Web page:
• Writ Jurisdiction: Under Article 226 of the Constitution, High Courts have the authority to issue directions, orders, or writs to enforce Fundamental Rights and other purposes. High Courts' power to issue writs for the enforcement of Fundamental Rights is concurrent with that of the Supreme Court under Article 32. However, there are differences between the writ jurisdiction of the Supreme Court and High Courts. Under Article 32, the Supreme Court can issue writs only when a fundamental right is violated, while High Courts can issue writs for the enforcement of Fundamental Rights and other ordinary legal rights of citizens. Thus, the jurisdiction of High Courts under Article 226 is broader than that of the Supreme Court under Article 32.
    • Moreover, the remedy provided under Article 226 is not itself a Fundamental Right, so High Courts have discretionary jurisdiction. They may choose whether or not to exercise their writ jurisdiction to provide relief to aggrieved citizens. This discretion must be exercised judiciously and not arbitrarily. In contrast, the Supreme Court is obligated to issue writs under Article 32. Additionally, the territorial jurisdiction of High Courts is generally limited to one or more states and Union Territories, as determined by Parliament. In contrast, the Supreme Court's territorial jurisdiction extends to the entire country.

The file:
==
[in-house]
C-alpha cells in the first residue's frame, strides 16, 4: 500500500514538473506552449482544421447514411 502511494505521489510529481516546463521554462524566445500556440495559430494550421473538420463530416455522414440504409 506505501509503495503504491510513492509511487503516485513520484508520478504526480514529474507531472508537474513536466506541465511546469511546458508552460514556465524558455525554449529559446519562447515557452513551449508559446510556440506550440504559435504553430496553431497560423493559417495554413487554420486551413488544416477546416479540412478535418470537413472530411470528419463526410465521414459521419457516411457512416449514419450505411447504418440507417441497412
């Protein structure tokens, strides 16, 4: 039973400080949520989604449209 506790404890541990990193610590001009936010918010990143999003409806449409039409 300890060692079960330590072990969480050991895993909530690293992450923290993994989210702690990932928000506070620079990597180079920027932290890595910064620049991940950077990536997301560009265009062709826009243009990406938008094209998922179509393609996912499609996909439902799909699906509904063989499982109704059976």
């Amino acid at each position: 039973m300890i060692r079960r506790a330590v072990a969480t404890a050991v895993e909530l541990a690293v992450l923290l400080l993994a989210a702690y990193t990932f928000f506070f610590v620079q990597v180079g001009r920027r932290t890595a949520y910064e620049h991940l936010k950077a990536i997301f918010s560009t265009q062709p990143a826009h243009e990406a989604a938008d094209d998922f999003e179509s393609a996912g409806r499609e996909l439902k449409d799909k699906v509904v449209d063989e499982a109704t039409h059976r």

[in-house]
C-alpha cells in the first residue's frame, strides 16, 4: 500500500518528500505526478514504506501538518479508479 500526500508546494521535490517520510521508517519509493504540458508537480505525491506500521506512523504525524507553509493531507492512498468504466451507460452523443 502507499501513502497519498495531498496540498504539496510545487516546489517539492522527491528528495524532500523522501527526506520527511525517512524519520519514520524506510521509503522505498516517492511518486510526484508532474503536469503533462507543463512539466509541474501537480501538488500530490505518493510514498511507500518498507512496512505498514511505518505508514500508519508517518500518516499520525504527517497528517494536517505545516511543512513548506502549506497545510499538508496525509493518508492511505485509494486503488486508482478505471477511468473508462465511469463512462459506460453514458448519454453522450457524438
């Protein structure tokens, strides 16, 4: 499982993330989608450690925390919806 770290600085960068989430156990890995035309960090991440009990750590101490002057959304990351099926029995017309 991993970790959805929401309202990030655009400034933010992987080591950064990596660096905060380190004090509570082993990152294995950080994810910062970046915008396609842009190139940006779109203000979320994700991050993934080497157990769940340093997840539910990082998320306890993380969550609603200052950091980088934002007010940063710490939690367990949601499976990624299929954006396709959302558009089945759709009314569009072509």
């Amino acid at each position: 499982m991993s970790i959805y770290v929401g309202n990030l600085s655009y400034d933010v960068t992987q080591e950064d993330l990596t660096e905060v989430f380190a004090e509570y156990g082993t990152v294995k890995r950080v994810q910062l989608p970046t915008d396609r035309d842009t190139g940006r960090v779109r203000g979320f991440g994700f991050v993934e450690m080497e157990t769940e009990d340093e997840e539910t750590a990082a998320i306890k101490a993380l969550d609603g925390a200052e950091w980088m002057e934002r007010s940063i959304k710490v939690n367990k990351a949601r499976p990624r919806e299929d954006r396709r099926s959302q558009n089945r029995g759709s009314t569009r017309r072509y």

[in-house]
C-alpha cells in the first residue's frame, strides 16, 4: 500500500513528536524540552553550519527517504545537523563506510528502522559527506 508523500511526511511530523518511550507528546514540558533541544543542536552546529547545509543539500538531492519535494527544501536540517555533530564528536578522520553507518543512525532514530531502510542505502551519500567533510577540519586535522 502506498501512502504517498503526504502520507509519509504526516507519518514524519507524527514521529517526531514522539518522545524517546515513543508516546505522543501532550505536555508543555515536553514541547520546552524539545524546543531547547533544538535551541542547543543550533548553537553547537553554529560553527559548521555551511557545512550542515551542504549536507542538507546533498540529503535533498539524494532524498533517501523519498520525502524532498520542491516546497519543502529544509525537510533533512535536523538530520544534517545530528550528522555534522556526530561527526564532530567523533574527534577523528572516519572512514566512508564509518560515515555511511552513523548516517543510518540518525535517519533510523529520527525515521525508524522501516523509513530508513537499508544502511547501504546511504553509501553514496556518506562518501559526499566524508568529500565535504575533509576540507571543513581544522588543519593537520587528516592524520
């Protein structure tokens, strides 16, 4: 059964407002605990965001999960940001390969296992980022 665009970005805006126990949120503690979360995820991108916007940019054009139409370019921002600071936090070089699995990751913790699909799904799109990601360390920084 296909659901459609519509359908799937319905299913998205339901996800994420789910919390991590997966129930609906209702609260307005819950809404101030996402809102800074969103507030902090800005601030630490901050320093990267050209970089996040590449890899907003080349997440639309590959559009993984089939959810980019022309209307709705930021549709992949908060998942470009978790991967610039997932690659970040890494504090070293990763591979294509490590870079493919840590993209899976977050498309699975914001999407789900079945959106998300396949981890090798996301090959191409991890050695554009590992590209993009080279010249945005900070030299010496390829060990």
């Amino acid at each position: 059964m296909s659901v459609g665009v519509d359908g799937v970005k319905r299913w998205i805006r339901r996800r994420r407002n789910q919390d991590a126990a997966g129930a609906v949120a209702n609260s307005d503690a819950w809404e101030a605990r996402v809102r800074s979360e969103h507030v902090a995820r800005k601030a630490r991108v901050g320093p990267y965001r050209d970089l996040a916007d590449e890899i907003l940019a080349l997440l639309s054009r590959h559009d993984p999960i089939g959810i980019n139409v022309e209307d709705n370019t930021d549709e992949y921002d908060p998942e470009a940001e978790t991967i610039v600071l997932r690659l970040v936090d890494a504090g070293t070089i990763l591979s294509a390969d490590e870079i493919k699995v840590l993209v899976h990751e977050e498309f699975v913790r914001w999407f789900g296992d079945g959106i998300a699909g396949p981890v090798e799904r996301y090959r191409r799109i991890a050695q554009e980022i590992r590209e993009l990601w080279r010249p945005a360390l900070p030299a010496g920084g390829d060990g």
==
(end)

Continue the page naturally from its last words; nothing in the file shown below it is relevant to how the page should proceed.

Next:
• Administrative and Supervisory Functions: According to Article 229, each High Court has complete control over its staff members. The Chief Justice of a High Court has the authority to appoint officers and staff of the court, regulate their terms of service, and dismiss them if necessary. High Courts hold a prominent position in the state's judicial system and are granted superintendence and control over all subordinate courts, both in judicial and administrative matters, under Article 227.
    • Court of Record for Subordinate Courts: High Courts serve as courts of record for subordinate courts, and their proceedings and decisions are cited in future cases. They possess the power to take action against contempt of court, including both their own contempt and that of subordinate courts. High Courts can also review the records of subordinate courts.